This was director Robin Hardy’s first feature length picture; although he had been involved for some years with Shaffer and their production company made advertisements and documentaries. Much has been said on the subject of how much of the final product was by Hardy’s directorial hand alone and how much was down to his experienced supporting crew. As the relationship between Hardy and Shaffer appears to have soured over the years you have to wonder how much of the stories which are out there is simply mudslinging. One thing is for sure, for Hardy as a director it could hardly have hurt him having one of the best British cult films ever made as an accolade- support from his team or not. Not that Hardy went on to have a completely prolific career, in fact the opposite. Sadly his 2011 follow-up The Wicker Tree– without the scribe Shaffer on writing duties- was considerably less popular with fans than this his magnificent debut.
Whole books have been written on the subject of the production behind The Wicker Man. Producer Peter Snell was dropped from his position at British Lion Films just before the film was released and as a result it has been said that his successors- Michael Deely and Barry Spikings- tried to bury the feature as a scapegoat to apparently prove his sacking was the right decision. One thing is clear, the film as a marketable property was a nightmare for distributors, given it didn’t comply to any of the stock standard tropes or narratives that were coming out of classic British horror at the time. The film was too forward thinking and transgressive in its message to appeal to a mainstream commercial market. So it was cut- partly on the advice of low-budget King of the B movies, Roger Corman, who didn’t end up buying it- to make it more palatable to the masses. It was eventually sent out on a double bill with another offbeat indie feature Don’t Look Now (1973); The Wicker Man relegated to a supporting feature. What short sighted distributors didn’t see was the film would later go on to attract such a beast of a cult following. After gaining positive attention on the American scene it went on to win fans all over the world- and thankfully has since been restored to, almost, its former glory when cut footage was located in Corman’s vault. The 40th Anniversary release, which followed the previous Director’s Cut DVD a few years previous, has now been restored to Hardy’s approval.
However distribution problems weren’t the only hardship The Wicker Man had to face before it could make its appointment with the public; when you consider the associated budget, the film is quite the masterpiece on technical terms. This becomes even more admirable when you factor in the fact filming took place over a large geographical location- with over 20 separate locations- all around the Scottish coast- for which the cast and crew had a narrow shooting schedule as well just to really amp up the pressure. Art director Seamus Flannery worked miracles turning Scottish winter into a blossoming spring- even decorating the trees with apple blossom to set the perfect tone; on this note there have been many anecdotes floating around about the harsh conditions for the actors who were all standing around in less than favourable conditions dressed only in springtime attire. What is even more amazing is the mind blowing design on the titular Wicker Man figure, which had to be constructed so it could be transported and erected on site. For that the film owes a huge debt to Flannery’s craftsman approach to delivering the right look and feel. In line with this Harry Waxman’s skilled cinematography also helps the film transcend its budgetary constraints.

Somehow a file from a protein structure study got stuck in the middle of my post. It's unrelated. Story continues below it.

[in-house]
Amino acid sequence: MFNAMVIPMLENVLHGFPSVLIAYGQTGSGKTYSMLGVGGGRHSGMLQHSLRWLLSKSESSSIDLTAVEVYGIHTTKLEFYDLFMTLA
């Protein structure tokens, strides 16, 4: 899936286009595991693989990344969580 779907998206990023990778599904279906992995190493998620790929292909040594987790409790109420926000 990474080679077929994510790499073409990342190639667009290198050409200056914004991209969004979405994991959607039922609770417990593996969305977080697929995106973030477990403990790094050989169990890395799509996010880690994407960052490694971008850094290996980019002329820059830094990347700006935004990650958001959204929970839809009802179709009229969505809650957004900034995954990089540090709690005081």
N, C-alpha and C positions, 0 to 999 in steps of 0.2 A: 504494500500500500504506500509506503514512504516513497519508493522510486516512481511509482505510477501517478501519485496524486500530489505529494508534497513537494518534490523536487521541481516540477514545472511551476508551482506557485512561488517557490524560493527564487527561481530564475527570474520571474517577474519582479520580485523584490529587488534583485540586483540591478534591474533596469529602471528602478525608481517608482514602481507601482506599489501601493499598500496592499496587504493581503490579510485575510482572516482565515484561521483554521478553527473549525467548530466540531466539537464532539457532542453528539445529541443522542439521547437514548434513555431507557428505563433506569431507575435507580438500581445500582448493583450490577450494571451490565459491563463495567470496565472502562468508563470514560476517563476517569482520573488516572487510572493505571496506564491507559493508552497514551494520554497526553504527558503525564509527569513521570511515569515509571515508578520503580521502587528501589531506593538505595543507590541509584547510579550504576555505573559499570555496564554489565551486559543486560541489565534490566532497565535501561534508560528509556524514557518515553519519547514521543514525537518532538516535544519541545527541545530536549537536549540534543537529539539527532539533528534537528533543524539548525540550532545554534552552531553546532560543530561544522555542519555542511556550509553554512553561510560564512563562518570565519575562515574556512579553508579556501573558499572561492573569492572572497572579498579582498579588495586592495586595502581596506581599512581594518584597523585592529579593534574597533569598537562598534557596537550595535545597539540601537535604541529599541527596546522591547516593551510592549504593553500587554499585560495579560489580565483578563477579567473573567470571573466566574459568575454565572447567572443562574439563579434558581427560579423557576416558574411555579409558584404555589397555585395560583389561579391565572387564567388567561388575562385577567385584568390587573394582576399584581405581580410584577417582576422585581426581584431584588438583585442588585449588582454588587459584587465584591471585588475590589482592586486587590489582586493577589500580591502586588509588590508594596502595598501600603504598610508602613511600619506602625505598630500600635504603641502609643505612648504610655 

I have never made any secret over the fact that The Wicker Man remains one of my favourite films of all time. I accept it has its detractors, the people who don’t get it, who can’t hack it’s rambling pace or lack of blood. I get that there are those who can’t abide Paul Giovanni’s prog/folk hippy drippy score that turns the proceedings partway into a warped musical. But it is a film that no matter how many times I return to it, each time I do it feels like I have come home.
For its time and place The Wicker Man was something people had never seen before. It was the claw behind the glove, its razor sharp teeth chewing through the usual good versus evil mortality lessons that came stuffed in the foundations of horror. Everything is inverted in The Wicker Man even the- almost unbreakable- enshrined horror film codes that involve the onus on characters usually being punished for indulging in sex or other lewd behaviour. It was forward thinking, fresh and innovative, and to this day outclasses most of its peers in terms of sheer ingenuity. By dipping into the aesthetic of both New Age hippy culture and quaint village life, while infusing a tone of brooding insanity, along with a quirky set design, the film is a wonderful example of fear and fantasy based horror that becomes something of an occasion to watch. Not to mention the outstanding performances by all those involved, including the two lead stars Lee and Woodward. But most of all it remains so amazingly British and camp, and now with the benefit of time has also gained a wonderful seventies folksy type glow- including the ripe fashions of the time- it’s hard not to keep falling in love with it.
Cinefantastique (1977, Vol. 6 No. 3) once called The Wicker Man the “Citizen Kane of Horror Movies” . I couldn’t have put it better myself. Retro perfection with a strong neo pagan edge